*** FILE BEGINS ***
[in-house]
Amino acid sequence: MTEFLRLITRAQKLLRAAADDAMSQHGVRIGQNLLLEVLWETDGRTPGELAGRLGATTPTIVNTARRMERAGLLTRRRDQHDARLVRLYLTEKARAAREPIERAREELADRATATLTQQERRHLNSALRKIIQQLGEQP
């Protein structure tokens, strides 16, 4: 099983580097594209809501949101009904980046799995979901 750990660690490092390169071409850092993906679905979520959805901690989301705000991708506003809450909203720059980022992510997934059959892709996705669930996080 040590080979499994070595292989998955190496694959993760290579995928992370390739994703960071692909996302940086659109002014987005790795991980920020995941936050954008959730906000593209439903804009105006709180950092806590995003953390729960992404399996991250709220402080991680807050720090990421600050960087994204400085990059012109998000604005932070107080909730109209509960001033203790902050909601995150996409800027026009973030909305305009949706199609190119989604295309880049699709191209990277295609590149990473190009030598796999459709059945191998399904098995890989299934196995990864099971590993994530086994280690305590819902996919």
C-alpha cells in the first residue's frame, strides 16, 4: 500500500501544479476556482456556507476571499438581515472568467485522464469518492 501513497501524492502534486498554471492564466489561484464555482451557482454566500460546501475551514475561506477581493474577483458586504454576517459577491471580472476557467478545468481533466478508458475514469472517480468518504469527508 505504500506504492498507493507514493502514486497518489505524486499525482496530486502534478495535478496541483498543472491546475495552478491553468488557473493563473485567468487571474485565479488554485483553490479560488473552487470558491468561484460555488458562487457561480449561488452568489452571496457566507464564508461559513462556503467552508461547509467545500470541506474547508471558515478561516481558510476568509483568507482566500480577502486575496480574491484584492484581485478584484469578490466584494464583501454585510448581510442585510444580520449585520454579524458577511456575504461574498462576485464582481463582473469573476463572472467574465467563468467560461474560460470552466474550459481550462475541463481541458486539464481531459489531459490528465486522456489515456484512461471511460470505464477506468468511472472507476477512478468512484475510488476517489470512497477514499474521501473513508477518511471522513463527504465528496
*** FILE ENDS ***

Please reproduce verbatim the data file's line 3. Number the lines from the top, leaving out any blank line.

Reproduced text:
């Protein structure tokens, strides 16, 4: 099983580097594209809501949101009904980046799995979901 750990660690490092390169071409850092993906679905979520959805901690989301705000991708506003809450909203720059980022992510997934059959892709996705669930996080 040590080979499994070595292989998955190496694959993760290579995928992370390739994703960071692909996302940086659109002014987005790795991980920020995941936050954008959730906000593209439903804009105006709180950092806590995003953390729960992404399996991250709220402080991680807050720090990421600050960087994204400085990059012109998000604005932070107080909730109209509960001033203790902050909601995150996409800027026009973030909305305009949706199609190119989604295309880049699709191209990277295609590149990473190009030598796999459709059945191998399904098995890989299934196995990864099971590993994530086994280690305590819902996919």